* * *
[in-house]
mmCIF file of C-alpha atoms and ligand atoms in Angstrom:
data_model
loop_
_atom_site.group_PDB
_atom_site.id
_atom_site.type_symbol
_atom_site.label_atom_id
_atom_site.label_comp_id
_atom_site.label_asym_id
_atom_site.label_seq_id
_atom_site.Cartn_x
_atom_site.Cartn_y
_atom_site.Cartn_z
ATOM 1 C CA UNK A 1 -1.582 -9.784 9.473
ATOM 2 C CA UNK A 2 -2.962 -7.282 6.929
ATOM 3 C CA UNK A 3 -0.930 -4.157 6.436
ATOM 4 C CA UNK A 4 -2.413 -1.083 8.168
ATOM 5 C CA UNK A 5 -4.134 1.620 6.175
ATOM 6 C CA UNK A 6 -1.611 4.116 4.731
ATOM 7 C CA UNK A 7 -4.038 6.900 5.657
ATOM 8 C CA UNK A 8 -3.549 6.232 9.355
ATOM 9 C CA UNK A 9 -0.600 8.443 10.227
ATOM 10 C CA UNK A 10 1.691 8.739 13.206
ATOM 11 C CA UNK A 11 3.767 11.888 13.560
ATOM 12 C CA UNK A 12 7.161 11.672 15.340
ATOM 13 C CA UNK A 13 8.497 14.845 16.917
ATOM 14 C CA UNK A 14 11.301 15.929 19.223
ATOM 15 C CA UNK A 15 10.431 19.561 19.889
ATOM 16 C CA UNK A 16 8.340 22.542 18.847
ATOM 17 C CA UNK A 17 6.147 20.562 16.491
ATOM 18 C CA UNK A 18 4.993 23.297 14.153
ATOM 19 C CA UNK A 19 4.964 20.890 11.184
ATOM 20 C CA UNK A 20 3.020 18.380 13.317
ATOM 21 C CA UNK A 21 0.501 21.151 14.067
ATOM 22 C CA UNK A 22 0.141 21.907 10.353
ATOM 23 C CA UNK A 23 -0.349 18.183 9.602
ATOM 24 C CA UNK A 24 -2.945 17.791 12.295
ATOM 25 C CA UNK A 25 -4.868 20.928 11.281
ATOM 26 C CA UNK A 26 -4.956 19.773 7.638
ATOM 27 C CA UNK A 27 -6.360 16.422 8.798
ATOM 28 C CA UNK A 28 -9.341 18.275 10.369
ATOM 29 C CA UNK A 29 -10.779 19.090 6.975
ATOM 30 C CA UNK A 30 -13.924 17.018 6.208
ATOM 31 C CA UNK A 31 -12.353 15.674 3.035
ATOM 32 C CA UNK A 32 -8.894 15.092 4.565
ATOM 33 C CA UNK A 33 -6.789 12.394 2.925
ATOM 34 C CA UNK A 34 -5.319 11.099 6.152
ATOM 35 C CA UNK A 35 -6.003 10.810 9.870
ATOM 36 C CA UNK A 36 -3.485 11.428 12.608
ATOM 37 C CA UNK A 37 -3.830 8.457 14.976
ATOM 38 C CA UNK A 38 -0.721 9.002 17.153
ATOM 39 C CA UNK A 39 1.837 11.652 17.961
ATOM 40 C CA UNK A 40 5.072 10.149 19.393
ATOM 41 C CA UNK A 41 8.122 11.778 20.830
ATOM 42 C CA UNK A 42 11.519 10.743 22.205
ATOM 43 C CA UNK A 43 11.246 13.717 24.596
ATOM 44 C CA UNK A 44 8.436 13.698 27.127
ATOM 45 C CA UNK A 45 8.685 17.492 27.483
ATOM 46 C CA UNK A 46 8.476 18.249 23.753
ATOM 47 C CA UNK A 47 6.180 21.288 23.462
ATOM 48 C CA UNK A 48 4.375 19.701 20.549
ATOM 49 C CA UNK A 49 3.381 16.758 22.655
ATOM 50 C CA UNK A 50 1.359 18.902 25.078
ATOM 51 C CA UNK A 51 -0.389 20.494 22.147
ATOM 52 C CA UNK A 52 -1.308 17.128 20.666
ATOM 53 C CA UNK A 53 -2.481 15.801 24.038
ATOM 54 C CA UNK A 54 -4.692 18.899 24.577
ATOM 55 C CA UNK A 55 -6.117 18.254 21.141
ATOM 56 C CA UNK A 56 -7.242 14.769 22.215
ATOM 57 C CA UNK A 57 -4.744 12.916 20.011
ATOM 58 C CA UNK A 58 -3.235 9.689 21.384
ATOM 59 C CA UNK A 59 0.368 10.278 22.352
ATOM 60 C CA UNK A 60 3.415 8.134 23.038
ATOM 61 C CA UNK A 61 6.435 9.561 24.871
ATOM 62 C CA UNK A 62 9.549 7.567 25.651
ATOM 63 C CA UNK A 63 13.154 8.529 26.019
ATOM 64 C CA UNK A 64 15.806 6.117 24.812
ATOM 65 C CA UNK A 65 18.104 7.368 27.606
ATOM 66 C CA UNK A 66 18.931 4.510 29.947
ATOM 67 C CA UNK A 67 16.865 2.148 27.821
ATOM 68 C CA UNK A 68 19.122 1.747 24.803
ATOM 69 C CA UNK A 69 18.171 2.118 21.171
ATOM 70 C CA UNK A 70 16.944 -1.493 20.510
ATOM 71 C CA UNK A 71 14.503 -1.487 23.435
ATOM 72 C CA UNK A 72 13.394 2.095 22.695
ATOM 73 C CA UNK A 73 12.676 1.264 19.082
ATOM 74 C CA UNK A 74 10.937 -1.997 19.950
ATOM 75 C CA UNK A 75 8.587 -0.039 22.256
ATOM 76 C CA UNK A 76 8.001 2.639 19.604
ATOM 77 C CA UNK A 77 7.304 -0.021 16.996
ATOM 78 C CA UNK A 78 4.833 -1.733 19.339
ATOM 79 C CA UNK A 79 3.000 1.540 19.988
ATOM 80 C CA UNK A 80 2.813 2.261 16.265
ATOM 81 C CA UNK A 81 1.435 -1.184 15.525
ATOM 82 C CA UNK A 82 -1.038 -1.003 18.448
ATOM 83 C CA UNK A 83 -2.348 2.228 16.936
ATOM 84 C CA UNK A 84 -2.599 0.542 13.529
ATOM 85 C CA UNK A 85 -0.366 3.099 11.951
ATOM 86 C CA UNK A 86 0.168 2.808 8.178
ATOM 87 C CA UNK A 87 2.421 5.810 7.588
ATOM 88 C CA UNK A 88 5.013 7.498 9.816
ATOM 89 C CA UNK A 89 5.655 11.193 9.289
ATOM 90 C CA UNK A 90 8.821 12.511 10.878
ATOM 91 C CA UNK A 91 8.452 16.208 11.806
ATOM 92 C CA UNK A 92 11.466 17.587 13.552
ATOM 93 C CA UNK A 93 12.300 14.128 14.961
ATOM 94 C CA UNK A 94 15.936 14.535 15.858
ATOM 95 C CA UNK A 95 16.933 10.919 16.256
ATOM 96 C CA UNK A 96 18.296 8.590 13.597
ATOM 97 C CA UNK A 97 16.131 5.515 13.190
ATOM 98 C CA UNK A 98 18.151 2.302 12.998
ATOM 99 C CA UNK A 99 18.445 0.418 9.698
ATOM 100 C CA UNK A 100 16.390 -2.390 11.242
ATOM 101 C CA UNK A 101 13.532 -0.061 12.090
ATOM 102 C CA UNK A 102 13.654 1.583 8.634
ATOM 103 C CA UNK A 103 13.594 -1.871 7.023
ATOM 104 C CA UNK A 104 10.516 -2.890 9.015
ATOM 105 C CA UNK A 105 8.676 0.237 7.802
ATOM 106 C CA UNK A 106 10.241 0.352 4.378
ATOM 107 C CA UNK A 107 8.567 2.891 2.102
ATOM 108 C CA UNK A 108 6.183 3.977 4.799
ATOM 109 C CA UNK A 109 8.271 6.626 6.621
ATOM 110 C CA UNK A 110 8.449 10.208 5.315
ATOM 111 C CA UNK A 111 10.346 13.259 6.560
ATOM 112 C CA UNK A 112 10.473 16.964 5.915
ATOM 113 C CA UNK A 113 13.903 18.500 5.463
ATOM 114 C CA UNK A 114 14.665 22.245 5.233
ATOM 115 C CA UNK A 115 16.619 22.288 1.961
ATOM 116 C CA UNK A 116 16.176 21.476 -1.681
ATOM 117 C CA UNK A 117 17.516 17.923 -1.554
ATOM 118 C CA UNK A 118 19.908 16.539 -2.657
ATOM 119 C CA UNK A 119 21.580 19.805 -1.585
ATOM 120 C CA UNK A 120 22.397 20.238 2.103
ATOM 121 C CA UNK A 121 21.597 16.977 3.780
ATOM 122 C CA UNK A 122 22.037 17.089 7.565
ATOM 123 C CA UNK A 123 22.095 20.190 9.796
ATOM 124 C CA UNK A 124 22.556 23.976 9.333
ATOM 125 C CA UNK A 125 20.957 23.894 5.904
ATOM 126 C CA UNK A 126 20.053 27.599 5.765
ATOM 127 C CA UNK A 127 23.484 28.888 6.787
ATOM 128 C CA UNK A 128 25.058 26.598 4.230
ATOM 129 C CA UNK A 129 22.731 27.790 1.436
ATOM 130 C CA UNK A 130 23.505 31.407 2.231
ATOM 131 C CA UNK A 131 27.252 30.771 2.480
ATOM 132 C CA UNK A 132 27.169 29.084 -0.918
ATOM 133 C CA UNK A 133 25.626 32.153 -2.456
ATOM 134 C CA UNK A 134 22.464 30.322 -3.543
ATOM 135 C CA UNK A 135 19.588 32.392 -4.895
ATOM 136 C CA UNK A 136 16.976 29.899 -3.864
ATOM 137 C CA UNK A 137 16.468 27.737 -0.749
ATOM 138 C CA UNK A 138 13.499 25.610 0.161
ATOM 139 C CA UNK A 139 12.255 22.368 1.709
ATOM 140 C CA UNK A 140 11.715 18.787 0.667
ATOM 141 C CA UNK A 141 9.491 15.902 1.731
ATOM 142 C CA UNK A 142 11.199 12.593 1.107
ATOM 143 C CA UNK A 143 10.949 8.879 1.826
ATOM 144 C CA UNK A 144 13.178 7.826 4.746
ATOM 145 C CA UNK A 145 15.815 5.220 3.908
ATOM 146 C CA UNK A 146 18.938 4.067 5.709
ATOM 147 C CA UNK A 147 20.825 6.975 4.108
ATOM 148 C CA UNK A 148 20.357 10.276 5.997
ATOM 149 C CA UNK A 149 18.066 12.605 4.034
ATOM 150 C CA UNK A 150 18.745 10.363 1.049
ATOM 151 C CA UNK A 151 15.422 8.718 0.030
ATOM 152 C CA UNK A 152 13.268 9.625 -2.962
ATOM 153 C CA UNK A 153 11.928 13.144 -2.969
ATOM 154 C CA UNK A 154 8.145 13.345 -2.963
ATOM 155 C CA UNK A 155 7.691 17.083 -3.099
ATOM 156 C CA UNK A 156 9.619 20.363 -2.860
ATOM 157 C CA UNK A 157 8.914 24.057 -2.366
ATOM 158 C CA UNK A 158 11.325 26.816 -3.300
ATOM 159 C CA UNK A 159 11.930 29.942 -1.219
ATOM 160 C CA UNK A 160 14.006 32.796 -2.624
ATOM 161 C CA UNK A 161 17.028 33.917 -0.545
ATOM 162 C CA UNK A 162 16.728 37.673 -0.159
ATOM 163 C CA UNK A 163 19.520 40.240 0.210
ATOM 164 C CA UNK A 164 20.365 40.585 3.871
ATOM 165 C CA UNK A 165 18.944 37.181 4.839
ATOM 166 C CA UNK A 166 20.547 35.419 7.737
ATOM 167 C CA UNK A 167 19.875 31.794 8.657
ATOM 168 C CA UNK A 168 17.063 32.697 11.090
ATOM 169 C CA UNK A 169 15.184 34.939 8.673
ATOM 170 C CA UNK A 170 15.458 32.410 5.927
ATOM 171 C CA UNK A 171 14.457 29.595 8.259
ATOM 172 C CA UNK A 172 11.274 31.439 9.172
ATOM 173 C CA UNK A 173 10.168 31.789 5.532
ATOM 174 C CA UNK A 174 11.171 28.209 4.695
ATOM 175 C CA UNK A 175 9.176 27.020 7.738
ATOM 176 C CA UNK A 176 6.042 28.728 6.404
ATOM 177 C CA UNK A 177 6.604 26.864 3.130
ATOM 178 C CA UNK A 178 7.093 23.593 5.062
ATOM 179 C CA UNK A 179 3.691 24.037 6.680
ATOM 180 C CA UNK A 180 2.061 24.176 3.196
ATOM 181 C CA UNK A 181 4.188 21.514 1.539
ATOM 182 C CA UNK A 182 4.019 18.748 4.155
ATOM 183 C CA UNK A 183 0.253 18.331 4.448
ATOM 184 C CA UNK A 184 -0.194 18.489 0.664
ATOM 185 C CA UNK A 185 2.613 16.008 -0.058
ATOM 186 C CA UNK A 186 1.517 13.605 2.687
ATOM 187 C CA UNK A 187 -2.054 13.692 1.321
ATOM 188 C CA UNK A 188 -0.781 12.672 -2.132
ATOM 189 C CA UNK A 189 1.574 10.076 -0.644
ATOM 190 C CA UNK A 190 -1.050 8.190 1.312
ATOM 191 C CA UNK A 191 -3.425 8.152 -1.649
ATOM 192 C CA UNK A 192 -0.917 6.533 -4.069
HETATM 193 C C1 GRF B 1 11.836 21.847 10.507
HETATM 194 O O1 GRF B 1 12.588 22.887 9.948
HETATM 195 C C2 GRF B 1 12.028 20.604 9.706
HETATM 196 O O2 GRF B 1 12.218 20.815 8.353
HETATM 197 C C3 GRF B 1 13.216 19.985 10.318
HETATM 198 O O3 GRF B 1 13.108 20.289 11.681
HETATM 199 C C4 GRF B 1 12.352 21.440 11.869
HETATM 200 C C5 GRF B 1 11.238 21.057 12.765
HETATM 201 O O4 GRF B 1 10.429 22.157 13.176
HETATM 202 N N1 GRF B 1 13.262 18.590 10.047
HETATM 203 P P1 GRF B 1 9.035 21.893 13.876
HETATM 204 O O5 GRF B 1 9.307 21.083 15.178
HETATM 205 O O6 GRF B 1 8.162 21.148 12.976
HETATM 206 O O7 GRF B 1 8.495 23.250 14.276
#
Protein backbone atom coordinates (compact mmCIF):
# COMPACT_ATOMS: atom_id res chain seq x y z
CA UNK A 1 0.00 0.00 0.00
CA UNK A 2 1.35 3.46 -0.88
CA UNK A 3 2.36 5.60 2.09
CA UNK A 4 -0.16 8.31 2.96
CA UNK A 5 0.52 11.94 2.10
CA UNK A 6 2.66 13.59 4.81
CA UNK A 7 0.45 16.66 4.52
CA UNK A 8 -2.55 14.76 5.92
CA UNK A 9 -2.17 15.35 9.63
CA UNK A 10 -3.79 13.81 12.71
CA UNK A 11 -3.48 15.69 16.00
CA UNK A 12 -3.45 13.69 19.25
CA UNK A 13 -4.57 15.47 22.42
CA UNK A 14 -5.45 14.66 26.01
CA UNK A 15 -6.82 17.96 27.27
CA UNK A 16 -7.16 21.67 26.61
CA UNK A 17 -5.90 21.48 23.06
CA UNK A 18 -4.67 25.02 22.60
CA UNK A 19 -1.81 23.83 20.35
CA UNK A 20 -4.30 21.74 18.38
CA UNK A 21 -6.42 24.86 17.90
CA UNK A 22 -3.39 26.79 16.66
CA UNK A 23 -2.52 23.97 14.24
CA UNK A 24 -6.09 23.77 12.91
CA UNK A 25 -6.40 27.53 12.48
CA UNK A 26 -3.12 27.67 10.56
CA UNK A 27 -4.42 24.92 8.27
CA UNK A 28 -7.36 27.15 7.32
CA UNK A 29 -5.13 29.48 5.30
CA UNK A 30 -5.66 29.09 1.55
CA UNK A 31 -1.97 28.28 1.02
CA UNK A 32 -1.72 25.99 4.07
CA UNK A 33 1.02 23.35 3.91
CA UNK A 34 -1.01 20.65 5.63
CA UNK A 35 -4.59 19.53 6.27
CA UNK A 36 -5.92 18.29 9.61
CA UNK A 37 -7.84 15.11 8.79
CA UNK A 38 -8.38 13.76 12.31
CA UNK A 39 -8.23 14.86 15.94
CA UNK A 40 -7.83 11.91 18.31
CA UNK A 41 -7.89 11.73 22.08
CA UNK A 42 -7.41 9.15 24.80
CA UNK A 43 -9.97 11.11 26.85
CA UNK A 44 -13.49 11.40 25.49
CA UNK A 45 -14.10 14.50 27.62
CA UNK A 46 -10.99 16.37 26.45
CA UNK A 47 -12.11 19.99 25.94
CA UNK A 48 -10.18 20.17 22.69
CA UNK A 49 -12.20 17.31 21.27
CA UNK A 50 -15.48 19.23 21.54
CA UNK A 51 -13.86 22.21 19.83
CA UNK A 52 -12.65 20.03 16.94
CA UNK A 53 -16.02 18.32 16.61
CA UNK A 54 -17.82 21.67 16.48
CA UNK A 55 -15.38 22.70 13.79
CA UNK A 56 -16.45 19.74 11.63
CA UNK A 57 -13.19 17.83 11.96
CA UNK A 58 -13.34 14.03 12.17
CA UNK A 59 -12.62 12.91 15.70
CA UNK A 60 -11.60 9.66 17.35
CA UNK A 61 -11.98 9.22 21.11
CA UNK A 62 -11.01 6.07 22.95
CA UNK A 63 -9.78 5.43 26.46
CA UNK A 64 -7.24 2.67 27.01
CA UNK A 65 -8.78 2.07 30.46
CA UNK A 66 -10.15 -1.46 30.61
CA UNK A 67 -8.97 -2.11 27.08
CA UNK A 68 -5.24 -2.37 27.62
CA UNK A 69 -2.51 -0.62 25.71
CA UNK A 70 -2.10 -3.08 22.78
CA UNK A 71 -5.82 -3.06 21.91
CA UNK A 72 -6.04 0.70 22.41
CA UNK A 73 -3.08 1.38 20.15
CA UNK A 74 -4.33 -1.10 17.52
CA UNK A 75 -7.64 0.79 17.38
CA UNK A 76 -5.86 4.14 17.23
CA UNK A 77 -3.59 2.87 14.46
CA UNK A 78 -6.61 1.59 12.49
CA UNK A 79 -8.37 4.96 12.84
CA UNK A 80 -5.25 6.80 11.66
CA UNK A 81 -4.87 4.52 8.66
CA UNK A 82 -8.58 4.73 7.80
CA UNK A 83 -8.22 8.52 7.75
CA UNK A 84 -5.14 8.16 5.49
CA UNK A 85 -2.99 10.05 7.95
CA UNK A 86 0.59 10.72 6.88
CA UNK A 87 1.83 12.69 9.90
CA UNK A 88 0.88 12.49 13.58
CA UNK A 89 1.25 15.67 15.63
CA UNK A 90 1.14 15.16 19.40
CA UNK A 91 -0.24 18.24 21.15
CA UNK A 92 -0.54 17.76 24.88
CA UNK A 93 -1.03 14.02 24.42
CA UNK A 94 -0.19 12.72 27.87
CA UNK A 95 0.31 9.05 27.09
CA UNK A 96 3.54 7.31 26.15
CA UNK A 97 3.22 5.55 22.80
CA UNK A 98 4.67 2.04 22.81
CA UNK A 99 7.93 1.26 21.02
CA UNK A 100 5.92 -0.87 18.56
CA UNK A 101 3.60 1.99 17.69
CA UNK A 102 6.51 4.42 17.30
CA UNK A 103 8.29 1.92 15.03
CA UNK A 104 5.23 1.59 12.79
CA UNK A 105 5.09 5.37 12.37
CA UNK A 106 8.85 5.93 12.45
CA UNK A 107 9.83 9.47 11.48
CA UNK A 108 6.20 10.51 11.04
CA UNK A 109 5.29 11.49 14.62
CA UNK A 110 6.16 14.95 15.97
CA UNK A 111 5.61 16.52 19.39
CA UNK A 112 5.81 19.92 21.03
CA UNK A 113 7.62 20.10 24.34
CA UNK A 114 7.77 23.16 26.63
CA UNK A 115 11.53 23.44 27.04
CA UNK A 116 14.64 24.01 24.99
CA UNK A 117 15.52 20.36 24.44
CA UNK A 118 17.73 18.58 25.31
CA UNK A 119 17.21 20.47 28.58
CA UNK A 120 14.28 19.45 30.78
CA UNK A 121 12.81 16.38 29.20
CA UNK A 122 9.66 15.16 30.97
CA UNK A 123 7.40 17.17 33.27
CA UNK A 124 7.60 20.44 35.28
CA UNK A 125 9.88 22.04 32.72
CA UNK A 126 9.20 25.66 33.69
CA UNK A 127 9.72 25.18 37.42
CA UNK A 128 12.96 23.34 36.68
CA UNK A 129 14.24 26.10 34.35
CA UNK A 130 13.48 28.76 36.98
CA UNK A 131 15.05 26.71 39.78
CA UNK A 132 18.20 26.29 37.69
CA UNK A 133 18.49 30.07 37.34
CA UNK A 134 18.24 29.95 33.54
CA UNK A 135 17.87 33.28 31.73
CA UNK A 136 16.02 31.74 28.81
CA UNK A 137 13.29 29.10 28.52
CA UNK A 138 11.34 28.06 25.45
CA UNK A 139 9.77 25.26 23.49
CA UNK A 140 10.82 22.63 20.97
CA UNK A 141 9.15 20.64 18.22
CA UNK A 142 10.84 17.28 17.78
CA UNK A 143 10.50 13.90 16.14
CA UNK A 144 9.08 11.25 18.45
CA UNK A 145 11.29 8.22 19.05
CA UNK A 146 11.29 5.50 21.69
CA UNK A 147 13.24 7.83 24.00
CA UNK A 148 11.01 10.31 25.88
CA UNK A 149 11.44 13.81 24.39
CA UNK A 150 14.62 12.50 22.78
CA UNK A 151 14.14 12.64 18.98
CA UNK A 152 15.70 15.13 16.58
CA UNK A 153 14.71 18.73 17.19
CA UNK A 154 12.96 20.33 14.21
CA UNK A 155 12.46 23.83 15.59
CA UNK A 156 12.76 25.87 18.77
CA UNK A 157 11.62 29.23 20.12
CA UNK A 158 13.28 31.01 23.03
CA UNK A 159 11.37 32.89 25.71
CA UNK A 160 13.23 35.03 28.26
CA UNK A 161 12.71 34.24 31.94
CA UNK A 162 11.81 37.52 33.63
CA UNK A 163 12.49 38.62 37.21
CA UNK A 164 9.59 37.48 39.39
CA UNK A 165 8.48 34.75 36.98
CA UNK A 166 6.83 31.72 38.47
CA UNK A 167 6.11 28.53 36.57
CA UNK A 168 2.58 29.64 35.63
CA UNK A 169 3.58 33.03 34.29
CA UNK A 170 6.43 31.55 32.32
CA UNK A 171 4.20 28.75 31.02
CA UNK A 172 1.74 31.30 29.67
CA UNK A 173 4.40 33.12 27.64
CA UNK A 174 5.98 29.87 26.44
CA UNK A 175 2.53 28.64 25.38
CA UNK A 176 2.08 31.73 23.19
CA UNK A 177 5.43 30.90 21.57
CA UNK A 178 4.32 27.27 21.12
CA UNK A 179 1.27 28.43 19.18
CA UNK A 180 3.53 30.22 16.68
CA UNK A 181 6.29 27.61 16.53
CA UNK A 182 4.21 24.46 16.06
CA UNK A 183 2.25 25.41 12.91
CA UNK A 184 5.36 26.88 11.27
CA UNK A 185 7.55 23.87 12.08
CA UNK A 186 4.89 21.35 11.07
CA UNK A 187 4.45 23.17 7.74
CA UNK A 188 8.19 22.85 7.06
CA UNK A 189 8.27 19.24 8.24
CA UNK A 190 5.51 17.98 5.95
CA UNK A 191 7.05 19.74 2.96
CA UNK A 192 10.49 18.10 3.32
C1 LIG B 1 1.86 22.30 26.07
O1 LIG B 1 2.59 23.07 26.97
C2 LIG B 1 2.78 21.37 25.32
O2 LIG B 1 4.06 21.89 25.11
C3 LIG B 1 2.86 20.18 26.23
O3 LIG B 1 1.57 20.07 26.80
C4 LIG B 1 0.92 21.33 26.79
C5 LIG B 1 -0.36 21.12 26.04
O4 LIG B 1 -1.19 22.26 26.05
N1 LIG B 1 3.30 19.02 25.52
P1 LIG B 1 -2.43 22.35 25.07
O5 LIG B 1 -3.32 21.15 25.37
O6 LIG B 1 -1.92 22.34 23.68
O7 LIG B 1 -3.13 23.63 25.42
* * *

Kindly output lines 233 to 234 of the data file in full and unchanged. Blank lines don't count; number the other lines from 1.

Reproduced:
CA UNK A 10 -3.79 13.81 12.71
CA UNK A 11 -3.48 15.69 16.00